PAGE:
Mrs. Turner
English 10-4
1 April 15
The Legalization of Euthanasia
Death is a tangible option for those who are suffering and see no value in life. As human beings, we should have the right to put an end to our own undergoing pain and choose a dignified death. Euthanasia, the hastening of death for a terminally ill person, is the practice of deliberately ending the life of an individual who is deteriorating from an incurable disease or intolerable pain. Today’s euthanasia is generally associated with the mercy killing or where the patient requests his or her own death, also known as voluntary euthanasia. However, when a doctor takes premeditated actions to cause a death, it is known as active euthanasia. Knowing that, it is seemingly appropriate to say that I believe in the legalization of voluntary euthanasia. When a person no longer wishes to waste his or her life withering away in a hospital bed, that person should have the ability to resort to death because of their right to do as they please and the relief from the unendurable torment.
An individual should have the liberty to own his or her own life, and if the reasons are rational, be able to discontinue his or her own life. Human beings are autonomous people with a right to self-sufficiency, independence, and self-regulation; we should be able to take responsibility for our own actions and make our own choices. If circumstances are completely intolerable, we should have the freedom to choose to die. Every person should have the legal right to make choices according to their own lives and values, as long as their choices do not insist upon the liberties of others. The choice of a terminally ill person to die does not impose on the rights of others—only their own. Patients should be guaranteed the right of not being forced to suffer, as stated in the “European Declaration of Human Rights” (Euthanasia- ProCon.org). Whether they want to avoid excruciating pain or just end their life in a dignified manner, it is implied in the concept of ordered liberty that they have the self-entitlement to refuse life-saving medical treatment or ask for death. To many patients, being clinically alive is simply inadequate and as a New York City doctor Jacob Appel argues, how they value their lives is “inextricably linked to the quality of their lives” (Right to Die). When a patient’s life lacks self-awareness or an inherent presence as a human because of their extreme physical and mental suffering, that patient should have the entitlement to choose a decorous death rather than an indecorous existence, as it offers them “the solace of a potential escape from suffering if they ever desire it” (Right to Die).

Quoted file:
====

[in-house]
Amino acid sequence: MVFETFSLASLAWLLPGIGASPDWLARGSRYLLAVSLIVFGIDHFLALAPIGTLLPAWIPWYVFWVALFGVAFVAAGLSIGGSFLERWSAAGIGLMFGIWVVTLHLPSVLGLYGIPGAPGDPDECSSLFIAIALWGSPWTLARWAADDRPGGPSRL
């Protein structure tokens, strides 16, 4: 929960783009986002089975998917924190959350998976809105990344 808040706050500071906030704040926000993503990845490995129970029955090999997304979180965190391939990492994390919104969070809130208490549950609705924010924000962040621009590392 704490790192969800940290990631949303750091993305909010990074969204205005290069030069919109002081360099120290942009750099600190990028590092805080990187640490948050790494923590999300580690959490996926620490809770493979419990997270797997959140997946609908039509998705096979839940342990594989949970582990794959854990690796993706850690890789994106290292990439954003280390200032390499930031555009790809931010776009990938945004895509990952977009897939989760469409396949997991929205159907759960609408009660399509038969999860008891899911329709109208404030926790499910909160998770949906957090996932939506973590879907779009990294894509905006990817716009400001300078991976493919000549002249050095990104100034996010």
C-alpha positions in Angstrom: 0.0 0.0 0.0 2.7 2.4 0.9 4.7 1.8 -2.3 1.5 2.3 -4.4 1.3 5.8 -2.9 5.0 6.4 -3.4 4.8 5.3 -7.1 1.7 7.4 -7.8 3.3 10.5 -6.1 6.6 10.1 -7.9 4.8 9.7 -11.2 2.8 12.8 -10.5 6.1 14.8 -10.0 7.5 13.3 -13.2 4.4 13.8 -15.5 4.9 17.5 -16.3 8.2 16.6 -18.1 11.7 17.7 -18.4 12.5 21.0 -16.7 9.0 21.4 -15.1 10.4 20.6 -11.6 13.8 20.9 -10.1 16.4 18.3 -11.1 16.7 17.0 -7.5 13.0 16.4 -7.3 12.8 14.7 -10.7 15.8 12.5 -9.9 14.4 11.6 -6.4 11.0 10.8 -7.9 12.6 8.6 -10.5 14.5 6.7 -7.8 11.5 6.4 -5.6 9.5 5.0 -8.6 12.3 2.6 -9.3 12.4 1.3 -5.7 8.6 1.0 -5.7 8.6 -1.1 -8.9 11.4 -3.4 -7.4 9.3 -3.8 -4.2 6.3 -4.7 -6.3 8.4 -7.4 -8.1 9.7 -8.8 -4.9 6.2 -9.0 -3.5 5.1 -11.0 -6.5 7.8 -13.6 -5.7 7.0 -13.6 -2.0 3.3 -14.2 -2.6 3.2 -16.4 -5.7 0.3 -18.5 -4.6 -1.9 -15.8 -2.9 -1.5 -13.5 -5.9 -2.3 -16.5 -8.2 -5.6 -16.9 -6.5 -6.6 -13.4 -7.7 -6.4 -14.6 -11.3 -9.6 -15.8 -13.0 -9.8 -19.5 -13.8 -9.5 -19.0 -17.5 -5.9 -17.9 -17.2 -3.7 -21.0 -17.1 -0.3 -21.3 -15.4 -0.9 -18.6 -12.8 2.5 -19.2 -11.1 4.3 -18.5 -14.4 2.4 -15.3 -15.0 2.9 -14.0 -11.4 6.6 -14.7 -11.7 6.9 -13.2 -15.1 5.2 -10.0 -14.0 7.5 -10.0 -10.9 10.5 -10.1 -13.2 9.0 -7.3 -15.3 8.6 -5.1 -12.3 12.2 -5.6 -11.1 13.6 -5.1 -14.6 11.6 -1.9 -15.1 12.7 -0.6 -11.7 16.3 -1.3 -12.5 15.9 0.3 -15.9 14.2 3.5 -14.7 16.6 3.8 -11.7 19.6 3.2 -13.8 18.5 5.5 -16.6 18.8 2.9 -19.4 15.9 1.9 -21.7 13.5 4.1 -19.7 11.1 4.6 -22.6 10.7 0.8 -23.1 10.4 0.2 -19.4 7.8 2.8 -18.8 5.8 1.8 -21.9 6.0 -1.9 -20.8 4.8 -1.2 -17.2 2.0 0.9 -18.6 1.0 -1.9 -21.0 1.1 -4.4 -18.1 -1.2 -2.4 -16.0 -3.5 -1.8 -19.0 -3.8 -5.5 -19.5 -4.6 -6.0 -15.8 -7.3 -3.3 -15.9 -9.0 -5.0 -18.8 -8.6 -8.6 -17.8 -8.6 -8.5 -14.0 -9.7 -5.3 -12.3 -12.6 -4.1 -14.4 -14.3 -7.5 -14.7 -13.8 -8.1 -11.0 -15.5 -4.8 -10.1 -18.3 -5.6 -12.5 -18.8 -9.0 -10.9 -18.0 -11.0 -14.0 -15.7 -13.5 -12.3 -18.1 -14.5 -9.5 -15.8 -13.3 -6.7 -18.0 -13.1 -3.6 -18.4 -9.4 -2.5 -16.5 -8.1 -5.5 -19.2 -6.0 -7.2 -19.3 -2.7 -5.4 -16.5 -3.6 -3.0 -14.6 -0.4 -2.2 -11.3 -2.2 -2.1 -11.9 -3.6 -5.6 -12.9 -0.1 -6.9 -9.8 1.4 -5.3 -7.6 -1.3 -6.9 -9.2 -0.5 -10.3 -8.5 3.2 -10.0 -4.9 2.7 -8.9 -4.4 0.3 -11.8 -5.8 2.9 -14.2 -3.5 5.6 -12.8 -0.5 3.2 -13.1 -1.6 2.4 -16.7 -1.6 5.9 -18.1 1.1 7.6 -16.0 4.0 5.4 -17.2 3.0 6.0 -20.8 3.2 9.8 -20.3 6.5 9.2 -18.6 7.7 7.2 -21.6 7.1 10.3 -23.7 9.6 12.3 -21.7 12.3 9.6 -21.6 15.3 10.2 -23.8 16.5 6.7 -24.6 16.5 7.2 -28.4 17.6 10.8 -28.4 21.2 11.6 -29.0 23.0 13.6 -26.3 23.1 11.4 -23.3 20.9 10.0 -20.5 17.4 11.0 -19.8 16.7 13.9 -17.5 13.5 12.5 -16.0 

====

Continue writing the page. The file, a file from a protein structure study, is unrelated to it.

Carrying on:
A patient should have the justification to end his or her own life through the medical act of euthanasia because of the unsolicited agony, suffering, and misery linked to the disease or state he or she is in. Each person has different amounts of pain and suffering that he or she can tolerate and when a patient is suffering from a severe condition such as a terminal illness, one cannot disregard their feelings and thoughts of grief, distress, and hopelessness. By willingly falling into a deep sleep, patients are able to escape their desolation and feelings of despondency. Even with palliative care, many patients still experience extensive physical and existential suffering and pain, and “pain is not always adequately controlled by palliative medicine” (South Australia). With some cases of illnesses, the pain can only be subsided by producing a prolonged unconsciousness or coma. There are illnesses such as Total Dependence Syndrome, the loss of “independence and control in the terminal decaying phase”, which have non-painful syndromes but still involve extreme suffering (South Australia). Therefore, it is needless to say that euthanasia is a doctor’s act of clemency and care.
Although doctors show an act of mercy for those who are suffering from unbearable pain through euthanasia, many people argue that they are still violating the Hippocratic Oath; a Greek medical oath taken by all physicians to swear upon their patients to the best of one’s ability. The oath clearly dictates that physicians should not “prescribe nor administer a lethal dose of medicine to any patient” or “deliberately do harm